Tricerion and accessible picture passwords

Written By: Peter Abrahams
Content Copyright © 2008 Bloor. All Rights Reserved.

I read Nigel Stanley’s article ‘Are Tricerion revolutionising passwords? with interest. Here is a technology that is an improvement on the standard user id and password security.

The concern I always have with any new technology is that it may create a new barrier to accessibility. Given that Tricerion SafeLogin is based around identifying pictures I was immediately worried, how could a person with a vision impairment use the system?

To understand the detail of the solution you should read Nigel’s article but I will describe the basic user interaction here:

  • The user navigates to the log on screen which asks for the user id.
  • Based on the user id the system replies with a ‘keypad’ with a picture on each key. The set of pictures is different for each user and the order is different each time the user logs on.
  • The user then identifies the pictures in the order of his password.

This is a very attractive solution to many people without any major disability, it is easy to use and the passwords are easy to remember. Moreover it would seem to be an improvement for some disability groups. People with dyslexia often find recalling a string of letters in the right order difficult. Using a short story to recall the right pictures is likely to be much easier. Young children, people with learning disabilities and people who use a different alphabet will all find pictures easier. It is also possible that people with Alzheimer’s will find picture stories easier to recall than traditional passwords.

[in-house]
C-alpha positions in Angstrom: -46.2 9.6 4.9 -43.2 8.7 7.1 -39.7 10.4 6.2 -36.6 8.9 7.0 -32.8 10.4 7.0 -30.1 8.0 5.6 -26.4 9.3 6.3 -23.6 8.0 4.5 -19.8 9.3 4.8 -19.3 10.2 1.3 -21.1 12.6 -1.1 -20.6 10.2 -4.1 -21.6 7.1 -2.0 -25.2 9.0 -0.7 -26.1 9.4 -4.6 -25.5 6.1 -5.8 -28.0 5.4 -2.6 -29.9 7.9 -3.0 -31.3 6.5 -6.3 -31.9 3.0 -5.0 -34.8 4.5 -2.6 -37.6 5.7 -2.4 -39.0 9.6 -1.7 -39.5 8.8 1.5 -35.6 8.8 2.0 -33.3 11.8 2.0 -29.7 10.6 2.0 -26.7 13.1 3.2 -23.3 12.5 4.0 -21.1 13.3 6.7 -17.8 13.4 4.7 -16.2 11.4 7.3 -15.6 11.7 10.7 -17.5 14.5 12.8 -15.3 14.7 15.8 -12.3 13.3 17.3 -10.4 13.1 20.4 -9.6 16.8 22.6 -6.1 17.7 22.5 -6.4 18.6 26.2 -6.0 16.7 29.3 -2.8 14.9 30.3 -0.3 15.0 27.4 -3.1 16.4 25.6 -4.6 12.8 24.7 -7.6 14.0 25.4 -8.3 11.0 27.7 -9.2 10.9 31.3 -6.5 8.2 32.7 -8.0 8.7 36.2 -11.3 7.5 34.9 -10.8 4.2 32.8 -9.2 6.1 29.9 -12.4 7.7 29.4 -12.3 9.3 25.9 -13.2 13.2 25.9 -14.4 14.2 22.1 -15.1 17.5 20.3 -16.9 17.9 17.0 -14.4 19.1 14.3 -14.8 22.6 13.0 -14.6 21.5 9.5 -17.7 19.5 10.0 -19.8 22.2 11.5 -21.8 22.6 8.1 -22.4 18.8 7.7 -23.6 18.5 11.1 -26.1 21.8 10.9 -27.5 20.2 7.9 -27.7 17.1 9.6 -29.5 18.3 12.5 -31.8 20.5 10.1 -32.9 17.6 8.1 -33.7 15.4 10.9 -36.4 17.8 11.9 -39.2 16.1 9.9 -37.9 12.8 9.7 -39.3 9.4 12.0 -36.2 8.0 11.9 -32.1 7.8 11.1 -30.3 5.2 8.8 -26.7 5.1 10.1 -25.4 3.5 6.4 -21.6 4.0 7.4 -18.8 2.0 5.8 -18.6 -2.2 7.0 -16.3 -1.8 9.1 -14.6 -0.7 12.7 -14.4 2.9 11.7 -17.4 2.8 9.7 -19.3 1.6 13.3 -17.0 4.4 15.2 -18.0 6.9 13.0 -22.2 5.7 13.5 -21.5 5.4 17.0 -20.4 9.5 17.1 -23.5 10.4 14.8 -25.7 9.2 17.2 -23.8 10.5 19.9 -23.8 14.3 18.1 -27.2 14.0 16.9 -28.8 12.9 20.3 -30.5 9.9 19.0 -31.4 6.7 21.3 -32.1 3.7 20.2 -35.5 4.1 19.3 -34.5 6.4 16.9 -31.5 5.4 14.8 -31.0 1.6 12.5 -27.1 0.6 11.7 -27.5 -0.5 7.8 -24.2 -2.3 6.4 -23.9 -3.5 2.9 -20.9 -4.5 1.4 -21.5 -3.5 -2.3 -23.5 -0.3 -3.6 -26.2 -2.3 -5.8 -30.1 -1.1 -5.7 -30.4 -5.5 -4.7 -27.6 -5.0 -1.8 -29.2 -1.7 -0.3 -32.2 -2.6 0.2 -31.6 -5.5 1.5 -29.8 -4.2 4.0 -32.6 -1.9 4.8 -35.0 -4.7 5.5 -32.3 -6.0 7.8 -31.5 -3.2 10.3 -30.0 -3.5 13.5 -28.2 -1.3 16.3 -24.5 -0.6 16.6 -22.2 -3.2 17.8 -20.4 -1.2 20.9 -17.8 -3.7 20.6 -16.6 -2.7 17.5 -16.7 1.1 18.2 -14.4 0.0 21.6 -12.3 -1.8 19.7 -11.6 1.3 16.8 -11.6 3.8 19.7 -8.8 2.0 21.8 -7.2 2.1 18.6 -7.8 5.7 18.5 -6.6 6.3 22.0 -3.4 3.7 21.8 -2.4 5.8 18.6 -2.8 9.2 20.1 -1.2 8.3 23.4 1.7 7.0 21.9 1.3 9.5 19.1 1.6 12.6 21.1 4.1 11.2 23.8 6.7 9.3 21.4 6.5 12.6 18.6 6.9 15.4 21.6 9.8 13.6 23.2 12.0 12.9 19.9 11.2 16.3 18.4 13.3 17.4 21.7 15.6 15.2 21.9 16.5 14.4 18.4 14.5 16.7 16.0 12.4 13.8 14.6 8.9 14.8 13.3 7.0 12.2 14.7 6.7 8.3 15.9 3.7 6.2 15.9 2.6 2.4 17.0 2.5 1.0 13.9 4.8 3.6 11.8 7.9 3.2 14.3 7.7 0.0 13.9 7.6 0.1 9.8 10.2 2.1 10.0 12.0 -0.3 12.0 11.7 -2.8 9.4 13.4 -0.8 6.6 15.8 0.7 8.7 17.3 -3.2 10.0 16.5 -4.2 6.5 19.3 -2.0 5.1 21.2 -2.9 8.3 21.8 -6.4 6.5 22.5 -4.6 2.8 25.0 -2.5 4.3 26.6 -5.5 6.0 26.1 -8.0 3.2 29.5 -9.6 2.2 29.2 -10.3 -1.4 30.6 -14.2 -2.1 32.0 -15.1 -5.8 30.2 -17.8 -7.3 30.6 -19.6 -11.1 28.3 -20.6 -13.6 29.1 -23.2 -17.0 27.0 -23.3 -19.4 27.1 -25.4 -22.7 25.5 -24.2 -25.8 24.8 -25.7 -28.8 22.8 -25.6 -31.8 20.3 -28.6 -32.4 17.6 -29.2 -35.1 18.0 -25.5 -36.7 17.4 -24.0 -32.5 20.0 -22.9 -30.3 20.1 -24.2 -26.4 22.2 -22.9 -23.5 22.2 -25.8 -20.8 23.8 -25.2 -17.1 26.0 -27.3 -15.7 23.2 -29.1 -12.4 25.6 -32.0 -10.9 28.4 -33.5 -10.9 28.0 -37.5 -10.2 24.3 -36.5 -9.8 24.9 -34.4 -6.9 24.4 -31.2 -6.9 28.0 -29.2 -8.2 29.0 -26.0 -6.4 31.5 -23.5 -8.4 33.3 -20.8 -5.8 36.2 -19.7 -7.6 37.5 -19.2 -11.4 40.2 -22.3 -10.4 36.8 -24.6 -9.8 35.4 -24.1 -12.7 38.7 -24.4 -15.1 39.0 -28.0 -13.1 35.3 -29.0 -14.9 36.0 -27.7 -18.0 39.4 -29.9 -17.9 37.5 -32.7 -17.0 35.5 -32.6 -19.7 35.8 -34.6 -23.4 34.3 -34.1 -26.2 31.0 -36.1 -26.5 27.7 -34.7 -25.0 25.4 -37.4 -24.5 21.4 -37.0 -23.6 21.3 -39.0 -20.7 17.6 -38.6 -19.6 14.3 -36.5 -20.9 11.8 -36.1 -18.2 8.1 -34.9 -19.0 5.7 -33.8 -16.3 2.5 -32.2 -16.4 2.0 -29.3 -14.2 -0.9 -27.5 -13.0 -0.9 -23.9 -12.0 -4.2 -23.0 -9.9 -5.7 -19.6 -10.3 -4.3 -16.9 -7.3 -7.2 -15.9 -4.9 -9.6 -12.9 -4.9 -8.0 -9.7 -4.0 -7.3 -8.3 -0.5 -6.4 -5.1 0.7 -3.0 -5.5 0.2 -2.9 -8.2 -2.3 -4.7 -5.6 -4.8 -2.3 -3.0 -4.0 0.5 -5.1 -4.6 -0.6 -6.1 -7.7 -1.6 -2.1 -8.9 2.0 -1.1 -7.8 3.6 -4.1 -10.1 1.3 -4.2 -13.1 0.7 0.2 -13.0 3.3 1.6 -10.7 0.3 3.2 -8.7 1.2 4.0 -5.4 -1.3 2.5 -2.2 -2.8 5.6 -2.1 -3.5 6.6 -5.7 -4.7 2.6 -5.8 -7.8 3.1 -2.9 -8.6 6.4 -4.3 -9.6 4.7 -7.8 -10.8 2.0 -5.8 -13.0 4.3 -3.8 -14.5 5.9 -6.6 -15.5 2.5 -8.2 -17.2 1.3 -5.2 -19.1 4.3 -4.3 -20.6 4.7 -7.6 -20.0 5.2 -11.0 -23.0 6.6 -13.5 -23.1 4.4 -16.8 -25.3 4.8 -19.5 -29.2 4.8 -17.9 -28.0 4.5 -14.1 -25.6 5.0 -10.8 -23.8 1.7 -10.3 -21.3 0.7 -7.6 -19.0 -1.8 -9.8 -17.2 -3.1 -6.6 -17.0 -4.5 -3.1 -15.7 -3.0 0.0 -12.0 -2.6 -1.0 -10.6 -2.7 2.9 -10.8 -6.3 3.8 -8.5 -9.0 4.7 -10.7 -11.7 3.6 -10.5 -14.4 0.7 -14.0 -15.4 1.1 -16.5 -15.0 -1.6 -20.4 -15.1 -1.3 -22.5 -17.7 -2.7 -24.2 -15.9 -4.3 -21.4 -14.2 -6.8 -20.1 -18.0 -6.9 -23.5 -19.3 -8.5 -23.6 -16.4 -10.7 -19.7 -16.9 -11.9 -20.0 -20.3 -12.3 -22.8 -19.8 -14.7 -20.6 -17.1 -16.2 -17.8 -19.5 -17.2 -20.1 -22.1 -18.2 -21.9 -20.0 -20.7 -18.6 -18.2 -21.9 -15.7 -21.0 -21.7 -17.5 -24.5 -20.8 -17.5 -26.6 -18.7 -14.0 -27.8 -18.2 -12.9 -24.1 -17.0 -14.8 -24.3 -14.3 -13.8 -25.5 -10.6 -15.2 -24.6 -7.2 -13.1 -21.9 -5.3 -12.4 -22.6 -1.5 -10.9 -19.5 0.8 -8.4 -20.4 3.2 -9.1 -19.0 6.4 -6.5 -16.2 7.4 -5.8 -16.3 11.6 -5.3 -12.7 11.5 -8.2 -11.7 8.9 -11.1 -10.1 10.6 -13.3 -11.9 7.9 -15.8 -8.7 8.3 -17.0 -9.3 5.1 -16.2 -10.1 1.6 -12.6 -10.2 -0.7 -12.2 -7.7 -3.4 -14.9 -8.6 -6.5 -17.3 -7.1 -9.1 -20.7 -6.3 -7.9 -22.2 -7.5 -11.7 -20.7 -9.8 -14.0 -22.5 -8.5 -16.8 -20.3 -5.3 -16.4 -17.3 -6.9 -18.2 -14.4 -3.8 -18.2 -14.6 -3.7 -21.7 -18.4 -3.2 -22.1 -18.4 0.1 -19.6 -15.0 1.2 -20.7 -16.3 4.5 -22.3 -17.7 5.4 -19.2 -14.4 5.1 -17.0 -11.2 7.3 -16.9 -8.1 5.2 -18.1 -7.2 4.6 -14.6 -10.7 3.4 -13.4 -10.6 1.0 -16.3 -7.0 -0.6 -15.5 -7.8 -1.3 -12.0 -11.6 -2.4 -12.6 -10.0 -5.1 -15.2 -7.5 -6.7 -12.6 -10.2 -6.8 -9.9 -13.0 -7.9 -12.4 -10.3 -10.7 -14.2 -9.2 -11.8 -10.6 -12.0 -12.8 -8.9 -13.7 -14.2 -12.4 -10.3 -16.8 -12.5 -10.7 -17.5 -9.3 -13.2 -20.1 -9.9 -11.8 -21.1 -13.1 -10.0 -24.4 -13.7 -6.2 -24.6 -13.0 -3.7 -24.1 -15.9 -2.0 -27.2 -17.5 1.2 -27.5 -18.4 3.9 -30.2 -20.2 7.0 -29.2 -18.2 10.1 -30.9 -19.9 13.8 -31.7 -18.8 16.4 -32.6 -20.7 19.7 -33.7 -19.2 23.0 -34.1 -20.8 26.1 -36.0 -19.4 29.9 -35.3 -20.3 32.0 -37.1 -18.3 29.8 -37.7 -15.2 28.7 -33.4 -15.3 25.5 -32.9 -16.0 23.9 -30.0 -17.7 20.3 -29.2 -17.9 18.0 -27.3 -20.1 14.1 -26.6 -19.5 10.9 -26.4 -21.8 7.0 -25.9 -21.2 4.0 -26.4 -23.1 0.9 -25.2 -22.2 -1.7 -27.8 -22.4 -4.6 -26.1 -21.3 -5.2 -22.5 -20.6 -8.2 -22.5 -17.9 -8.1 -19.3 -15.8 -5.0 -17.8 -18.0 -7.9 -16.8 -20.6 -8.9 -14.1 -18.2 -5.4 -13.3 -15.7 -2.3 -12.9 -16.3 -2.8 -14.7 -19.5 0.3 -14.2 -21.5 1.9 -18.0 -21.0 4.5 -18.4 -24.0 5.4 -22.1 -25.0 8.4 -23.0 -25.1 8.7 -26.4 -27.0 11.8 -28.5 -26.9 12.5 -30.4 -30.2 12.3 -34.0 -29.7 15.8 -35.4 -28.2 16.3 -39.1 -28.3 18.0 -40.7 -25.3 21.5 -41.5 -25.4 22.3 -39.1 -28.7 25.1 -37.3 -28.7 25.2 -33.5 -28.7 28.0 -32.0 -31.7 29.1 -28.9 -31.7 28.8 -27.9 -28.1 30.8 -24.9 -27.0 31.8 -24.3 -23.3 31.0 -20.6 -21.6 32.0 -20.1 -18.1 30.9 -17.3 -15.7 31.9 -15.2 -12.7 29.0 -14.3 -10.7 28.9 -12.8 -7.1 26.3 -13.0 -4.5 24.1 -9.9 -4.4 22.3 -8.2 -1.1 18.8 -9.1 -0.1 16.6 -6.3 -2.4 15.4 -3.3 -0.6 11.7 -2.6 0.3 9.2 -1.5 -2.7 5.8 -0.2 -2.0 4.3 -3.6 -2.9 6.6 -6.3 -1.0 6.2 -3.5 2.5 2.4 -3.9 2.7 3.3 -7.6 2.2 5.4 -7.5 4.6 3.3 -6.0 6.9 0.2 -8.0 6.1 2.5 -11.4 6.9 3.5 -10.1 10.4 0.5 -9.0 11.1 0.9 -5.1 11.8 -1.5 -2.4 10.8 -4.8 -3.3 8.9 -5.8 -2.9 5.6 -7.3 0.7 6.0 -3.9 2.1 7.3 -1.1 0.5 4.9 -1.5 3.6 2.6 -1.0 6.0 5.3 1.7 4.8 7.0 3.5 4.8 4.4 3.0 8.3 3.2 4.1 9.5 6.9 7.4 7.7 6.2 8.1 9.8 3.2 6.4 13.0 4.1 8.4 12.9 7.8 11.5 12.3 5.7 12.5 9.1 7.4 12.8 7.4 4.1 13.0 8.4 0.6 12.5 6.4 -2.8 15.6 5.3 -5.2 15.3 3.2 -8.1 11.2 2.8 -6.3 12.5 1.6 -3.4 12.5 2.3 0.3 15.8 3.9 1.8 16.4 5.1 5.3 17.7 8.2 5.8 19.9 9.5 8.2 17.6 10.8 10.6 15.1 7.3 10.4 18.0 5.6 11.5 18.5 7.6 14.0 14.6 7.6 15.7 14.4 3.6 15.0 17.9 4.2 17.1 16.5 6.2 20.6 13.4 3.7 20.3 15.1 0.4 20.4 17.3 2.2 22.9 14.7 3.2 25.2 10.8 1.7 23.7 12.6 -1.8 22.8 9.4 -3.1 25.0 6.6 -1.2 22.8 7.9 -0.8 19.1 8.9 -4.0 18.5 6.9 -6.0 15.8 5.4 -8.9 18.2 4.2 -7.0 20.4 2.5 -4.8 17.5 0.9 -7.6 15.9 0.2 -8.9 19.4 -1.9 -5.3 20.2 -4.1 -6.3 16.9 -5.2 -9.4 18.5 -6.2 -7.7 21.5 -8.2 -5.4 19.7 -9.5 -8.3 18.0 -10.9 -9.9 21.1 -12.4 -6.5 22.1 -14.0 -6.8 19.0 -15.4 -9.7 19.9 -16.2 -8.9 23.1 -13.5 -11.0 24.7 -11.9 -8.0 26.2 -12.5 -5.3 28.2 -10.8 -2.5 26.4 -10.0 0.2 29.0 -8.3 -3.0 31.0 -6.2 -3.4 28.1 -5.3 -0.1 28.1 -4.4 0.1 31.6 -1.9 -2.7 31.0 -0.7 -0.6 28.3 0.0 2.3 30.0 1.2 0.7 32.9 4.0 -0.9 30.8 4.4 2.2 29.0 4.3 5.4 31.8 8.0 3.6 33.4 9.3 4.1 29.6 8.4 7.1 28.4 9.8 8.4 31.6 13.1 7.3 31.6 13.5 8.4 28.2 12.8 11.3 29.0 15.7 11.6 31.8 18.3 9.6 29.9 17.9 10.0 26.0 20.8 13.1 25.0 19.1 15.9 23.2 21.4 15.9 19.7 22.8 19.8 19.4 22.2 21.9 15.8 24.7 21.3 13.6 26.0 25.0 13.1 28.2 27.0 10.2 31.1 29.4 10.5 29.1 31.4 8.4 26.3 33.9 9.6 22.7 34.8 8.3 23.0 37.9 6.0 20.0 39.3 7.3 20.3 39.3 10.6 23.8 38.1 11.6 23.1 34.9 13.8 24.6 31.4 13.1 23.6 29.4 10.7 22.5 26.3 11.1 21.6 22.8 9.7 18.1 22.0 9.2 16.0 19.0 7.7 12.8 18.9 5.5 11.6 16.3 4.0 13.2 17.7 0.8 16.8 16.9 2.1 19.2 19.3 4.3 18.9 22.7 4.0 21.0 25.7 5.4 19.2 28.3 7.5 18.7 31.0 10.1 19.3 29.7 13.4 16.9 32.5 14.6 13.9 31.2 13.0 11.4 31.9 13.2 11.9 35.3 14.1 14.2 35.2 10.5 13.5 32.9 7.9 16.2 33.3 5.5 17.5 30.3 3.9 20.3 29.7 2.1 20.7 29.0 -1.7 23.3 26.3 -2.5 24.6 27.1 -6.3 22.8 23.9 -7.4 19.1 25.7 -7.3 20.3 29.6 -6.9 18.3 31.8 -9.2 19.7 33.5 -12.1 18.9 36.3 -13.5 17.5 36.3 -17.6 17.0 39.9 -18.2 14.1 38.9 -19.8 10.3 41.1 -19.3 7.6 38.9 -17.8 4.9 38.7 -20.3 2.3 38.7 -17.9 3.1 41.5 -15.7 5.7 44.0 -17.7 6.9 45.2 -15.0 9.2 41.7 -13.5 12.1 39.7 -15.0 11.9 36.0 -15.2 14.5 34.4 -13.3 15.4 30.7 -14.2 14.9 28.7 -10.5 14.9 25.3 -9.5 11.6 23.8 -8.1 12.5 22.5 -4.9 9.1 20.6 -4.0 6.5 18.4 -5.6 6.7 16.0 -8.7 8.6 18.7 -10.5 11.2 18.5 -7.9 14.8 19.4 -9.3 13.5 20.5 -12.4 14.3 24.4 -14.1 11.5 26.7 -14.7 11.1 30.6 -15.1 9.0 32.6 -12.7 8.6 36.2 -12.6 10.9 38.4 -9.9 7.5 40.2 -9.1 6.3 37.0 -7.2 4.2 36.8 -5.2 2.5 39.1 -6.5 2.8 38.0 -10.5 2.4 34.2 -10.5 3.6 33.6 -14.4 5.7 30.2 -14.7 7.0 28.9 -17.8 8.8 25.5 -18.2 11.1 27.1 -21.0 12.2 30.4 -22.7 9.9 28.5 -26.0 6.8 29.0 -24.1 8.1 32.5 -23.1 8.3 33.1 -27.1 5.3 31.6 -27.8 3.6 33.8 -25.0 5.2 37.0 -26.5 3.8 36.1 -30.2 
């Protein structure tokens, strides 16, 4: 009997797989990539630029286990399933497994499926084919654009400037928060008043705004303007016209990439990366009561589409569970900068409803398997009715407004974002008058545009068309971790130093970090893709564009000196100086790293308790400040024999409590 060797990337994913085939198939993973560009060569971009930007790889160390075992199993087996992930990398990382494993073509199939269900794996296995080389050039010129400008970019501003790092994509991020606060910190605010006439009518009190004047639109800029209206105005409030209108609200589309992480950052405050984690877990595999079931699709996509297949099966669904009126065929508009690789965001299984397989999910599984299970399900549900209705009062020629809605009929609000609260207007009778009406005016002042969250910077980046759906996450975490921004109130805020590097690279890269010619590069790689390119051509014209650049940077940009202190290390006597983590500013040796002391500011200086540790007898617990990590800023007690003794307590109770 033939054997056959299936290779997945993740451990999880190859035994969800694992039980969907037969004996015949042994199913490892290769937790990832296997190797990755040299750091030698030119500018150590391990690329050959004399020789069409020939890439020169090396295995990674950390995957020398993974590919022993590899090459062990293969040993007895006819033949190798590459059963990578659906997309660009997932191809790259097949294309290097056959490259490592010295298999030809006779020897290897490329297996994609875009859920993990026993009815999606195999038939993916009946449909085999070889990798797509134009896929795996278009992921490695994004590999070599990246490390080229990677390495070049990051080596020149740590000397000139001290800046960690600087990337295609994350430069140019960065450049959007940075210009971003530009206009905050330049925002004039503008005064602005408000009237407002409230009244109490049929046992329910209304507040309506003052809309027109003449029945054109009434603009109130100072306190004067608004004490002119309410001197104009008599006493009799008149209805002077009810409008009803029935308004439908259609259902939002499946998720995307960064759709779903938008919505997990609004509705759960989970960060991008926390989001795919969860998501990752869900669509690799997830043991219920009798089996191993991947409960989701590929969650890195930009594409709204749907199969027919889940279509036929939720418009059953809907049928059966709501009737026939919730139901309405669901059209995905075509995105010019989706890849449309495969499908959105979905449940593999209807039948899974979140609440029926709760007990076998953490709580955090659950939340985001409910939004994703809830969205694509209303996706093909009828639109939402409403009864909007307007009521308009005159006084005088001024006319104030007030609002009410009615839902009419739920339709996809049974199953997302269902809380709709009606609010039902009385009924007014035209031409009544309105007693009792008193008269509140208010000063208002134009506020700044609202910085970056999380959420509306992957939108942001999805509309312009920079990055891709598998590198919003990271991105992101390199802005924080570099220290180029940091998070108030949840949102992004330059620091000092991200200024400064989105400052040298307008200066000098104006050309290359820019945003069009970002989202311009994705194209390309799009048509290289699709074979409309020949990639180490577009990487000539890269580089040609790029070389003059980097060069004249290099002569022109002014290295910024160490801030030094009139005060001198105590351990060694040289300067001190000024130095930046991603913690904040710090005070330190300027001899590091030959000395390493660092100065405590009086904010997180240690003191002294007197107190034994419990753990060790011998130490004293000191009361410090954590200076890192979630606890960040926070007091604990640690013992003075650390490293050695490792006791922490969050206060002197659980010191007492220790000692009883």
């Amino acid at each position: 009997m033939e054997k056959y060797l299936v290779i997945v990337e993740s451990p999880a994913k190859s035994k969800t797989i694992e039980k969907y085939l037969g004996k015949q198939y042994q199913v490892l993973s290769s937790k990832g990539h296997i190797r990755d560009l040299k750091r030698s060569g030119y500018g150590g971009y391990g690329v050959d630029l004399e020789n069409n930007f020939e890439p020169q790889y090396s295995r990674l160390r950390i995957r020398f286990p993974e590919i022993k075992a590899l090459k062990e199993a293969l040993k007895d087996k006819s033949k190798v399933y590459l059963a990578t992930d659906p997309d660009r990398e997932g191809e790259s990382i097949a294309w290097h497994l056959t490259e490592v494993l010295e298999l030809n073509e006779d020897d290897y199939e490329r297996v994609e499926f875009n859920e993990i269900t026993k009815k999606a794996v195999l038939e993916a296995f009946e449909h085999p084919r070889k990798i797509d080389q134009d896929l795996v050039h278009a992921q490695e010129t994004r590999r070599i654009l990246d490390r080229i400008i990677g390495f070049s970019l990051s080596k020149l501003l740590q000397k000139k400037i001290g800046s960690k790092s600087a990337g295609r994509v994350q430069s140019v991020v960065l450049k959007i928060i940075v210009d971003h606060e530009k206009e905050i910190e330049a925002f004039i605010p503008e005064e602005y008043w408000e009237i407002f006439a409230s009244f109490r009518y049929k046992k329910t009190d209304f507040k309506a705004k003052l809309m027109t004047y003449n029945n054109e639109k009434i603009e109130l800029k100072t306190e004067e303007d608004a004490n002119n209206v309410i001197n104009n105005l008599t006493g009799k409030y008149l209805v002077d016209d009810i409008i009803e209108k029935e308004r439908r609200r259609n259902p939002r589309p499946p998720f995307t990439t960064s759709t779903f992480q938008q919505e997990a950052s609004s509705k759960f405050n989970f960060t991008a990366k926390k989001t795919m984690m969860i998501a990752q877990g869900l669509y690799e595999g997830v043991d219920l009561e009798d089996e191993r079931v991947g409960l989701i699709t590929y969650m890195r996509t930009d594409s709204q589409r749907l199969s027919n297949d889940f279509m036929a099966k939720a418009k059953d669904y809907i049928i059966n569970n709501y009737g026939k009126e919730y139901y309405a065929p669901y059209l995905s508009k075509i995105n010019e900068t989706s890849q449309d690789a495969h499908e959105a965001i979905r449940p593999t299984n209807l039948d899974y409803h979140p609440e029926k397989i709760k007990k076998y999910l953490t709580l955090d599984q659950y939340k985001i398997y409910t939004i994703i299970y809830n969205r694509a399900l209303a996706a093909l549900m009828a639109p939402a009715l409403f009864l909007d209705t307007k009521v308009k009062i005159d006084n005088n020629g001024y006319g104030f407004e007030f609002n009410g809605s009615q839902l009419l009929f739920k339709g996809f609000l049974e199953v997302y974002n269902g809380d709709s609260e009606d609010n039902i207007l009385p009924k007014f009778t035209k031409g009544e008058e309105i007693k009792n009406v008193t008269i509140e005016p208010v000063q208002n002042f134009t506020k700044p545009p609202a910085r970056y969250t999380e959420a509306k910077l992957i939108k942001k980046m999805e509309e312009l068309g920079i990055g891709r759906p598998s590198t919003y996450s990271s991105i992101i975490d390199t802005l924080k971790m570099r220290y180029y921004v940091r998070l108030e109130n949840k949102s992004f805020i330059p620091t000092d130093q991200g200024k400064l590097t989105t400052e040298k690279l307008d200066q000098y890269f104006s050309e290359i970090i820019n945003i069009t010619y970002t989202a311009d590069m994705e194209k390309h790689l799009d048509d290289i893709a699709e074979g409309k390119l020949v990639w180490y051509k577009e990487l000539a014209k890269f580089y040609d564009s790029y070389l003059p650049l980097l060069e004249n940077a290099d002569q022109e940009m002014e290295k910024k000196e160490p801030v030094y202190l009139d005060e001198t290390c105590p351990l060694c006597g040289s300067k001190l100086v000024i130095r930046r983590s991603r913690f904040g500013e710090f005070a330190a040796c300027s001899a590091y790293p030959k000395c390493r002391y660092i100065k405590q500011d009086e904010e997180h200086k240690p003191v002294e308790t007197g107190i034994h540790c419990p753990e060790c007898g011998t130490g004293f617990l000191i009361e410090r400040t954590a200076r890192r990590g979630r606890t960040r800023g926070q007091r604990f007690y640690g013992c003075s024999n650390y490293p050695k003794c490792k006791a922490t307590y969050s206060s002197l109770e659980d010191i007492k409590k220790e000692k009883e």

Initially it looks as if the solution precludes its use by people who have limited or no vision, if they cannot see the pictures clearly how can they identify the right keys? Tricerion has created solutions for these people.

The key to the solutions is that the system sends a keypad based on the user id. This does not have to be a set of pictures it could be anything else. It can therefore be customised to be accessible to the particular user. It may be a small modification such as increasing the size or contrast of the keys to accommodate users with limited vision. It could be a set of sounds that are played to the user, the user then picks out the sounds of their password, or should I say pass-sounds. Tricerion have a prototype of pass-sounds technology working.

This still leaves a small group of users who are deaf-blind unsupported. It would appear to me that they could be supported by the system sending them a ‘keypad’ made up of a set of words that would be available on the Braille display. The user can then identify the correct words. This may not seem as secure as the picture keypad but as the number of deaf-blind users is small it is unlikely that the hackers will identify them or target them. It should be sufficiently strong to deter the casual user.

It certainly appears that SafeLogIn is potentially accessible to all and therefore it should be considered by anyone wishing to improve the security of their system.